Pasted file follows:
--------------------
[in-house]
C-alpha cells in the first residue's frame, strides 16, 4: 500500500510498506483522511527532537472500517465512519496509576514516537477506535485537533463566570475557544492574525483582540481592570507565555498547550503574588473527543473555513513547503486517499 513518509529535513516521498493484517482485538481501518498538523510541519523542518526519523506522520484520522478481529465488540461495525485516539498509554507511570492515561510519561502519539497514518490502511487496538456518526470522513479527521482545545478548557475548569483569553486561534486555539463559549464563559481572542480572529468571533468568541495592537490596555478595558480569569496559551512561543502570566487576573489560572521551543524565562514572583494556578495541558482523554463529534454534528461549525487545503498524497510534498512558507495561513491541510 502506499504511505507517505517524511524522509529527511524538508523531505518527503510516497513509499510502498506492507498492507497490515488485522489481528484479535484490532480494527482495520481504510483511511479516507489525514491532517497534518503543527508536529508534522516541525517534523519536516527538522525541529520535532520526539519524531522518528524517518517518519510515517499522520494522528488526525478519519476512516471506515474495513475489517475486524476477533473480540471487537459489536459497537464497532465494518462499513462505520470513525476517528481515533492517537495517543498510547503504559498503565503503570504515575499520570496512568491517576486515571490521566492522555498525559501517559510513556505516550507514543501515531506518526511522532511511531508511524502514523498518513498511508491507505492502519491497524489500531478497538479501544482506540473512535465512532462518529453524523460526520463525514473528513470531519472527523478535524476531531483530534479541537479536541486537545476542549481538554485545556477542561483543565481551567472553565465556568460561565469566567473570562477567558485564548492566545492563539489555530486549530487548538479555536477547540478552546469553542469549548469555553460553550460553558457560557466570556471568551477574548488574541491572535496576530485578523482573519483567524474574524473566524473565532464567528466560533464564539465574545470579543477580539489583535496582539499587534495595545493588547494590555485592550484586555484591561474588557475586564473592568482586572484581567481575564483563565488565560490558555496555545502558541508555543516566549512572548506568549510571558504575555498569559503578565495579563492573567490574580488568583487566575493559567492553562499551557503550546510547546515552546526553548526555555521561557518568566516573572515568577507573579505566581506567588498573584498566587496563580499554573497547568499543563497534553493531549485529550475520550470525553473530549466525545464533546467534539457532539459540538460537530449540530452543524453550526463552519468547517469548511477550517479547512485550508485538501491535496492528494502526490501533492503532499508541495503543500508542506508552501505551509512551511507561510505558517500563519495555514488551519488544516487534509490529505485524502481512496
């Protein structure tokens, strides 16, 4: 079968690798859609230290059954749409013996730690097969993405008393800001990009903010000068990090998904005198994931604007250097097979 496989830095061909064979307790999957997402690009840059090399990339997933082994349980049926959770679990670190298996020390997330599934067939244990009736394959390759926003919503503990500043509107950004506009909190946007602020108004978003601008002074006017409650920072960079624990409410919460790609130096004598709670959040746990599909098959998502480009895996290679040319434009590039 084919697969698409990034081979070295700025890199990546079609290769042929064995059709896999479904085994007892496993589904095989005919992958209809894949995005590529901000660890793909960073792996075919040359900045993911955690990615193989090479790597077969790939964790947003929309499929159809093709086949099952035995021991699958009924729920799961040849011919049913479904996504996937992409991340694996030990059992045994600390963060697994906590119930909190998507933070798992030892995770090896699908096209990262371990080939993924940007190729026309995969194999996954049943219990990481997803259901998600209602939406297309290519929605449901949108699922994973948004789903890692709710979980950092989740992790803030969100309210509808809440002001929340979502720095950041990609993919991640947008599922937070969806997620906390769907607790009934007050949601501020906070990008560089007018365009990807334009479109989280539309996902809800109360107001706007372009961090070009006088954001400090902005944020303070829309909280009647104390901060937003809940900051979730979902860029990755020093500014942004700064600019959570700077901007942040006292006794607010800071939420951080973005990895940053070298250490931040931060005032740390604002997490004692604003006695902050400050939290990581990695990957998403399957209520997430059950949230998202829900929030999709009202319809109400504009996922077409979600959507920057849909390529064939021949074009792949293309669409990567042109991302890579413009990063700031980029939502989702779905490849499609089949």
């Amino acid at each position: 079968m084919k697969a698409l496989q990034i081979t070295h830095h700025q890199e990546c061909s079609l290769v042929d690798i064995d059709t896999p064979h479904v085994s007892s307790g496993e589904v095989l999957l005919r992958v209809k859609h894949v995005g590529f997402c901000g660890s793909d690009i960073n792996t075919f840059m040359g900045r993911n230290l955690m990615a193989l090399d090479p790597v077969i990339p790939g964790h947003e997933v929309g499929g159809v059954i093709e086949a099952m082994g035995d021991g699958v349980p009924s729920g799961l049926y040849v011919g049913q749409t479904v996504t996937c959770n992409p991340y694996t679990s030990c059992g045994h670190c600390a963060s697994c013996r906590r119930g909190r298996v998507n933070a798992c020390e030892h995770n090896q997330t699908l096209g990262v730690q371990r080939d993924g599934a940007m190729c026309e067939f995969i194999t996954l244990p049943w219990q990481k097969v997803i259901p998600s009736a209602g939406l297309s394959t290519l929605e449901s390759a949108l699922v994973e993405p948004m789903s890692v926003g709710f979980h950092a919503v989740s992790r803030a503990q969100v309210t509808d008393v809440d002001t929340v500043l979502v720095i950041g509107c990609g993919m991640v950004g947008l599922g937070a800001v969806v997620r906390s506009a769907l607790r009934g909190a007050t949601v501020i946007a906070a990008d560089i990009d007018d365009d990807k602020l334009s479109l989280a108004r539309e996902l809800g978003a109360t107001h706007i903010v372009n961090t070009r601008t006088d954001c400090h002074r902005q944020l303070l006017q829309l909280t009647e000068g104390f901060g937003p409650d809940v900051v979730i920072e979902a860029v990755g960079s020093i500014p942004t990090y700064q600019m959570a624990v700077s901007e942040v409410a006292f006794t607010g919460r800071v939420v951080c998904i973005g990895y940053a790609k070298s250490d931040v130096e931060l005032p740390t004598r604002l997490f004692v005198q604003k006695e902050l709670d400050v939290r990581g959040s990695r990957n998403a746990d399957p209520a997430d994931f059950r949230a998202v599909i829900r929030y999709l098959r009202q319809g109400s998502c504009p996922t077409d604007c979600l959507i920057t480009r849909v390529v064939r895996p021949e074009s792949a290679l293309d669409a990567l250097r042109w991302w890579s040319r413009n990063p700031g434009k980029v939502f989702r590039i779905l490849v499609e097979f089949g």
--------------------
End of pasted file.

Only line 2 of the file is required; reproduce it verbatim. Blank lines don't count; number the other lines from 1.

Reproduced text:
C-alpha cells in the first residue's frame, strides 16, 4: 500500500510498506483522511527532537472500517465512519496509576514516537477506535485537533463566570475557544492574525483582540481592570507565555498547550503574588473527543473555513513547503486517499 513518509529535513516521498493484517482485538481501518498538523510541519523542518526519523506522520484520522478481529465488540461495525485516539498509554507511570492515561510519561502519539497514518490502511487496538456518526470522513479527521482545545478548557475548569483569553486561534486555539463559549464563559481572542480572529468571533468568541495592537490596555478595558480569569496559551512561543502570566487576573489560572521551543524565562514572583494556578495541558482523554463529534454534528461549525487545503498524497510534498512558507495561513491541510 502506499504511505507517505517524511524522509529527511524538508523531505518527503510516497513509499510502498506492507498492507497490515488485522489481528484479535484490532480494527482495520481504510483511511479516507489525514491532517497534518503543527508536529508534522516541525517534523519536516527538522525541529520535532520526539519524531522518528524517518517518519510515517499522520494522528488526525478519519476512516471506515474495513475489517475486524476477533473480540471487537459489536459497537464497532465494518462499513462505520470513525476517528481515533492517537495517543498510547503504559498503565503503570504515575499520570496512568491517576486515571490521566492522555498525559501517559510513556505516550507514543501515531506518526511522532511511531508511524502514523498518513498511508491507505492502519491497524489500531478497538479501544482506540473512535465512532462518529453524523460526520463525514473528513470531519472527523478535524476531531483530534479541537479536541486537545476542549481538554485545556477542561483543565481551567472553565465556568460561565469566567473570562477567558485564548492566545492563539489555530486549530487548538479555536477547540478552546469553542469549548469555553460553550460553558457560557466570556471568551477574548488574541491572535496576530485578523482573519483567524474574524473566524473565532464567528466560533464564539465574545470579543477580539489583535496582539499587534495595545493588547494590555485592550484586555484591561474588557475586564473592568482586572484581567481575564483563565488565560490558555496555545502558541508555543516566549512572548506568549510571558504575555498569559503578565495579563492573567490574580488568583487566575493559567492553562499551557503550546510547546515552546526553548526555555521561557518568566516573572515568577507573579505566581506567588498573584498566587496563580499554573497547568499543563497534553493531549485529550475520550470525553473530549466525545464533546467534539457532539459540538460537530449540530452543524453550526463552519468547517469548511477550517479547512485550508485538501491535496492528494502526490501533492503532499508541495503543500508542506508552501505551509512551511507561510505558517500563519495555514488551519488544516487534509490529505485524502481512496